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Wednesday, September 10, 2014

Culture Vultures in Vienna on 9/3 & 4!

Left Salzburg at 9ish on 9/3 for the 2 1/2 hour train ride to Vienna and walked to our fantastic hostel located just a few minutes from Westbahnhof (one of several train stations in Vienna); it took us a while longer though as we got turned around and mixed up altogether!

Westbahnof (West Train Station)

 Again, we were so fortunate arriving early and being able to check in fairly quickly without having to wait until the official check in time. Spent some time deciding what we’d do over the course of the next 6 days in Vienna, knowing we wanted to spend part of that time on day tripsout in the countryside to Melk, cruising on the Danube if possible and also spending a day in Bratislava. Finally decided that we’d be ‘culture vultures’ for a bit and off we traipsed down one of Vienna’s main and ugliest streets, Mariahilferstrasse, to the center of the city. We dearly hoped that the city would be far more attractive than that street and, phew, it certainly is a beautiful city.

Albertina Museum: One of the largest print rooms in the whole world with 65,000 drawings and approximately 1 million old masters’ prints. Fully 2 floors were closed in preparation for an upcoming exhibition of Miro’s work but I was lucky enough to see some incredible paintings by Chagall, Picasso, Monet, etc. I often wonder how many paintings these and other world class artists of their stature painted in their lifetimes as it seems like we’ve been lucky enough to have seen so many of their paintings in museums all over the world.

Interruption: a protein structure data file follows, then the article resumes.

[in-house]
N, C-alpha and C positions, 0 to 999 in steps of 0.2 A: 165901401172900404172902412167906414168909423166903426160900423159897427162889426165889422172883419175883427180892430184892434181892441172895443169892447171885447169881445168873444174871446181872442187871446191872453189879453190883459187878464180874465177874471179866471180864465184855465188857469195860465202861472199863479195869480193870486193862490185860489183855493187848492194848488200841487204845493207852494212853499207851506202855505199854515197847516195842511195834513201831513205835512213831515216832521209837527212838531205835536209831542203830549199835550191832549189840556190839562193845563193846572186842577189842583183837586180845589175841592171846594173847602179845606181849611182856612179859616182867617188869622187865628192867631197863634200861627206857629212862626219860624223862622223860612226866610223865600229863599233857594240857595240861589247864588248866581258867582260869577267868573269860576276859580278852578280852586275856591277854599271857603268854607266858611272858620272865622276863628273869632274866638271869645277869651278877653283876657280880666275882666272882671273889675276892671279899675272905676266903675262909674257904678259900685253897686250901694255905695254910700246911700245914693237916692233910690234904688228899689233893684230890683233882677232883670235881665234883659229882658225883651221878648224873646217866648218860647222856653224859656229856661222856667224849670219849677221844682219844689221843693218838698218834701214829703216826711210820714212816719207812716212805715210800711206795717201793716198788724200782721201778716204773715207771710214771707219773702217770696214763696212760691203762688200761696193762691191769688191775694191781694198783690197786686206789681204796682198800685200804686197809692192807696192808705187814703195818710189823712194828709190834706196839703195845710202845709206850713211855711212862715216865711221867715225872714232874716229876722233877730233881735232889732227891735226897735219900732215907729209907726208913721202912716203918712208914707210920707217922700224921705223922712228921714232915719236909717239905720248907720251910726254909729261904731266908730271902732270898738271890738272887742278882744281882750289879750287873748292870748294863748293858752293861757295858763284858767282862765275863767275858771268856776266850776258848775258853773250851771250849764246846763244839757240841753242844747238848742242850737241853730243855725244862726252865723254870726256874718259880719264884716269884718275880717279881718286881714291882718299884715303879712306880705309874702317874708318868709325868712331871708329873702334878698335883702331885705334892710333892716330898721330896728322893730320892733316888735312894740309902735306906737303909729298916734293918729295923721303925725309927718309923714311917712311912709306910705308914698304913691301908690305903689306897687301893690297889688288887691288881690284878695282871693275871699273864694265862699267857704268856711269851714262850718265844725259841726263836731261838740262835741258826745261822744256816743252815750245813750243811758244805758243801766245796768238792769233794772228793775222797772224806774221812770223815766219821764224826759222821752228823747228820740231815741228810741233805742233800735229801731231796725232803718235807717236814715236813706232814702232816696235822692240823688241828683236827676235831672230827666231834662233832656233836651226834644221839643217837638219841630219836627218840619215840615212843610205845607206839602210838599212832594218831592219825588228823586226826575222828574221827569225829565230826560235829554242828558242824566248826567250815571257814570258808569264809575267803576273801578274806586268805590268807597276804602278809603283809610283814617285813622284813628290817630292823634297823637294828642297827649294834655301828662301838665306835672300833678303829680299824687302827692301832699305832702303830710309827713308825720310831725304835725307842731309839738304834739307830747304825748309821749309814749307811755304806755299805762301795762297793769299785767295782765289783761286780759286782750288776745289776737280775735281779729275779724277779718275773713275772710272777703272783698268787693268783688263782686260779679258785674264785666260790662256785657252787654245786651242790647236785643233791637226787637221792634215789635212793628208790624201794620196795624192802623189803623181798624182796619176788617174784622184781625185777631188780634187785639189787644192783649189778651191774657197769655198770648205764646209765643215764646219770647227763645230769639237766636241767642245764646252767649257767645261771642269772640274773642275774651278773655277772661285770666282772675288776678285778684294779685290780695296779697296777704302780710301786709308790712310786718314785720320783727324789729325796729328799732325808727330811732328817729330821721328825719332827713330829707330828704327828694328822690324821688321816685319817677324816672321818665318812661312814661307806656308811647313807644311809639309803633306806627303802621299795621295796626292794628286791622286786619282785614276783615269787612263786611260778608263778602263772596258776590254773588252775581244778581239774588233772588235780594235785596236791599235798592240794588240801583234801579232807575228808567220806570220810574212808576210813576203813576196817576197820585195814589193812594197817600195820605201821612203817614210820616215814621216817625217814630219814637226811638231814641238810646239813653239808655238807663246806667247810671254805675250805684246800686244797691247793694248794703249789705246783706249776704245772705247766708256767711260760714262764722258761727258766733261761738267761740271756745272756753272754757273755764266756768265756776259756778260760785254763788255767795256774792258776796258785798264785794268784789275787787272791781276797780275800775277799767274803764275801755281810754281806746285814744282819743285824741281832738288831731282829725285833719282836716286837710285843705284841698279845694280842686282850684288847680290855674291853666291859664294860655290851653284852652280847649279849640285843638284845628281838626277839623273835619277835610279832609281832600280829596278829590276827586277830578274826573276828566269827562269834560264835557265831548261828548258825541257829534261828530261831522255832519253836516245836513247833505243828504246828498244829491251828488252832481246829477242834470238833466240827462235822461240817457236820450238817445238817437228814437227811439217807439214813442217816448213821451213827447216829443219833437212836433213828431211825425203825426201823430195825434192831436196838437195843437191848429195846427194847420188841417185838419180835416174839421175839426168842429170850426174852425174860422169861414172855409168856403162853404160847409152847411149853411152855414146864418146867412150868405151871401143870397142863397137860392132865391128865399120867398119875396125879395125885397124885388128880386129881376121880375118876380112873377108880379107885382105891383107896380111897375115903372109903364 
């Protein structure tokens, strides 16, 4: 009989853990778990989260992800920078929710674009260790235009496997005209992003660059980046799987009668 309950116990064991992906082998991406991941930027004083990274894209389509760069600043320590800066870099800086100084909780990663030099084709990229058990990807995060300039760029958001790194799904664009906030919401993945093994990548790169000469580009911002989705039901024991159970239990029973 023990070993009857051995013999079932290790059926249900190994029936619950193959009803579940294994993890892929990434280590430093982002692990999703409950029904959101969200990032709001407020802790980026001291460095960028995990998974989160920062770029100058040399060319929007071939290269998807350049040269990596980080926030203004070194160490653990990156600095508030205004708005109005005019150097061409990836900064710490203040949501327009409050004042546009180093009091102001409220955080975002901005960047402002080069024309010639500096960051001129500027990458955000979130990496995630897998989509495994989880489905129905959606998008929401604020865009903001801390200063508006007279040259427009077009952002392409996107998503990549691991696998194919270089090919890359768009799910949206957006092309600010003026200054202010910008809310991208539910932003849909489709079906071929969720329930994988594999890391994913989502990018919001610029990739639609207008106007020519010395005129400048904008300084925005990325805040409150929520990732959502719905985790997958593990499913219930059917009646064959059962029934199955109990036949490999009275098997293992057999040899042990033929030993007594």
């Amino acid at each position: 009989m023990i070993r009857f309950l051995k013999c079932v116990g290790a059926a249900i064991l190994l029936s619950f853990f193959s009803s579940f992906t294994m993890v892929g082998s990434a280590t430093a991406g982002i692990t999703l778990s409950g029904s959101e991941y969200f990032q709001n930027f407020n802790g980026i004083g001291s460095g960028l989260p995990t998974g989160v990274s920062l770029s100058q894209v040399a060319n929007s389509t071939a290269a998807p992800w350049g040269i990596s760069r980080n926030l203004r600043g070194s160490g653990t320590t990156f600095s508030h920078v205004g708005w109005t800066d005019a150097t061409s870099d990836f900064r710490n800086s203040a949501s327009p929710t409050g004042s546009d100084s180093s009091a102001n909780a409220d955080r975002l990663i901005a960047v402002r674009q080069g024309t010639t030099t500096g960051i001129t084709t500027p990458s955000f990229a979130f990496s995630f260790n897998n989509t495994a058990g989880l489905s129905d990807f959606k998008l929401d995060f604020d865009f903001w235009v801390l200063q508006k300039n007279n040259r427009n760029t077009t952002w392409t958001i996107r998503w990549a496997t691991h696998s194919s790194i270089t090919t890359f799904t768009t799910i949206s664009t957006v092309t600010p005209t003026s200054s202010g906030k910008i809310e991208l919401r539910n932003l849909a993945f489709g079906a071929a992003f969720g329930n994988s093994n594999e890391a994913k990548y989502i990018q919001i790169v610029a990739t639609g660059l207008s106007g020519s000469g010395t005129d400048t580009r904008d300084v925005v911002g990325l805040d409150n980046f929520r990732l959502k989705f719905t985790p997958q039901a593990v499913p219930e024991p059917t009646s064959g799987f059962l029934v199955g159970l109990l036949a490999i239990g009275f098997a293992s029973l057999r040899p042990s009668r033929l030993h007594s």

I was bound and determined to take a photo of whatever sculpture was on top of the Albertina; above is what I saw!

Below: some of the very few marvelous paintings I saw at the Albertina Museum.
Chagall's 'Sleeping Woman with Flowers'
Picasso's 'Pots and Lemon'
Monet's 'View of Vetheuil'
Cezanne's farm in Normandy
Gustav Klimpt's 'Nymph'
Monet's 'Water Lily Pond'
Scupture by Giacometti called 'Slender Bust on a Plinth'

St. Stephan’s Cathedral: A basilica built on the site of a Romanesque sanctuary, this cathedral was founded in the 12th C. in what was, even in the Middle Ages, the town center. The 106m long (352 ft) cathedral is inextricably entwined with Viennese and Austrian history; mourners attended Mozart’s ‘pauper funeral’ here in 1791 and Napoleon posted his farewell edict on the door in 1805. The needelike spire in the south tower dominates the city’s skyline. The cathedral is massive and, as you might imagine, attracts throngs and throngs of tourists. We didn’t find it to be a place of peace and serenity but were frankly rather overwhelmed by the commercialization of it all. Tickets had to be bought to visit each part of the cathedral, i.e. for the tour, climbing the towers, viewing the catacombs, etc, etc, and one had to pay a pretty significant chunk of change to see it all (about $25 each, as I recall). I understand how incredibly expensive it must be to maintain a cathedral of this size but only being able to purchase the tickets inside from vendors was off putting for me at least.

Cleaning the accumulated grime and soot from the exterior.

What a wonderful idea knowing when your intentions would be prayed over.
St. Stephan's Square, one of probably 50 or more squares in the city.

Hofburg Palace